The 5 of Wands is a card of quickening, restlessness, and contest. Traditionally showing five boys engaged in playful faux combat, this card indicates a chaotic time period during which events occur too quickly to be consciously understood. One part kerfuffle and one part cascade, the querent will need to rely upon instinct, past training, and reflex.
Dali represents the 5 of Wands in a more menacing, adult fashion. At the center of the card, framed by three intersecting green wands, appears the leering face of a foot soldier. He is clad in medieval armor. More infantry men, armed with glaives, appear behind him. Again, this army is framed within an upside down triangle taking up only a tiny fraction of the card’s face. Below this small scene, coral red paint obscures the action of the foot soldiers. Crudely blotting out the specifics, the coral red functions as an emotional gage, indicating the tension and confusion innate to the 5 of Wands.
This is a murky, aggressive, and confusing card. But the hostility is minor. As such, much of the card is white and blue, an empty frame for the tiny image that seems to disconnect it from any given meaning. We don’t really know what is going on here. The five wands are not weapons, but rather crisscross the small scene, barring it from the viewer while overwhelming the image.
When you pull the 5 of Wands, brace yourself for a fast-paced, energetic, and competitive time. You may not understand the relevance of events as they unfold around you. Indeed, the events are most probably minor and irrelevant – but that doesn’t mean your emotional reactions will be. You may find this time period stressful and draining, but you must stay within the chaos and instinctually move with it. When things finally do calm themselves, you probably won’t even remember it.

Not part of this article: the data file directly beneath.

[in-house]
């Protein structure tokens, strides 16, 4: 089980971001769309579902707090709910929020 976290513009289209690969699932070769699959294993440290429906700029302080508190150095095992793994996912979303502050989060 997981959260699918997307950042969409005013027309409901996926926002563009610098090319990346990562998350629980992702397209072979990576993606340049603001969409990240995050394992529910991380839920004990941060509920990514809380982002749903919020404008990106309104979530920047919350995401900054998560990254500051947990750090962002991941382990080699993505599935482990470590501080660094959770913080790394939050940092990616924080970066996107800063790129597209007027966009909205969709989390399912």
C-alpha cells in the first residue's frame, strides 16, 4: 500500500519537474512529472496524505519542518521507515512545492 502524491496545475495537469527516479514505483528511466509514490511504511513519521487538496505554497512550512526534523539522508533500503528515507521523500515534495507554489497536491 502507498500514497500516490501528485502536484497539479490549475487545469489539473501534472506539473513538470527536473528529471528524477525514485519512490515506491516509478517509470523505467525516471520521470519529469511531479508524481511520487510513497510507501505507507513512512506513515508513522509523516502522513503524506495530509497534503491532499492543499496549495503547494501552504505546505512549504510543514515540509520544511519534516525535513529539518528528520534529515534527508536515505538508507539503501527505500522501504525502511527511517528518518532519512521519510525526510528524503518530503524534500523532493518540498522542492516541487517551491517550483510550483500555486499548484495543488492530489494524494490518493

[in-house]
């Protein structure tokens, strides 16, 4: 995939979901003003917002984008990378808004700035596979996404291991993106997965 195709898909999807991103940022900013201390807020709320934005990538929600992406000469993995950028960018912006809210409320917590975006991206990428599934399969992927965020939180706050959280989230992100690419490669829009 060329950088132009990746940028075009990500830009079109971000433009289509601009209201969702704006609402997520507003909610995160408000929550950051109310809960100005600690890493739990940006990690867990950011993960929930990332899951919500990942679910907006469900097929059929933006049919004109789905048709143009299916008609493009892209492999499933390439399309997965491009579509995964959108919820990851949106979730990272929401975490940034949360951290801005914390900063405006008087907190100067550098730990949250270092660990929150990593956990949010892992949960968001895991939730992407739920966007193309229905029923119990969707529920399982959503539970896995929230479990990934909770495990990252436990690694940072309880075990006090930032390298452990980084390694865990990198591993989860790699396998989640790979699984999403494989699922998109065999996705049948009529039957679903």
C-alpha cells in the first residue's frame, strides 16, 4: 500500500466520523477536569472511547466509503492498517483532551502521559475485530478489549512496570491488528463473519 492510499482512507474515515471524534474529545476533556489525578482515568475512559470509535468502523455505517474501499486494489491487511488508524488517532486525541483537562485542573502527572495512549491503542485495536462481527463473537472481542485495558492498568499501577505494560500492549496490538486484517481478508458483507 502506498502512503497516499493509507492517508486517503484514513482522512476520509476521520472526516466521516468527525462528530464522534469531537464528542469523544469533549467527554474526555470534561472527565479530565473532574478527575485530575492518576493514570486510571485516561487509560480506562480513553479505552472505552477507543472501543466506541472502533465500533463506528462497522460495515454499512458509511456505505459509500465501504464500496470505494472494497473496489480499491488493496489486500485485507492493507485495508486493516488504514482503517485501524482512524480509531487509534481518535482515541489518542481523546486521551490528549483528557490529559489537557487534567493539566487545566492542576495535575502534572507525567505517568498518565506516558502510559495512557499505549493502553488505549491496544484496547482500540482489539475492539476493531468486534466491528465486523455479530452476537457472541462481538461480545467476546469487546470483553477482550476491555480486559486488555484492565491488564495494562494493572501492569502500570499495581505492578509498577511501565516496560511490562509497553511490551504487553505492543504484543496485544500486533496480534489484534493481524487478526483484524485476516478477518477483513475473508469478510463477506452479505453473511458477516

**While all manner of comments are welcomed, any further information pertaining to art history, symbolism, myth, cultural reverberations, and Tarot card meanings that traverse decks or lend especial light to the Universal Dali deck, specifically, are actively sought and encouraged. I’m not using a book for these descriptions, so I may miss a reference that bears mention in relation to a card. If you know something, please share it!
Conversely, I actively negate the astrological significations of the Trump cards within the Universal Dali deck in favor of the more traditional Thoth. My plan is to tackle the astrological significations of the Universal Dali Trumps and their overt divergence from all norms in one article… after having described each card. That’s a ways off. ;)
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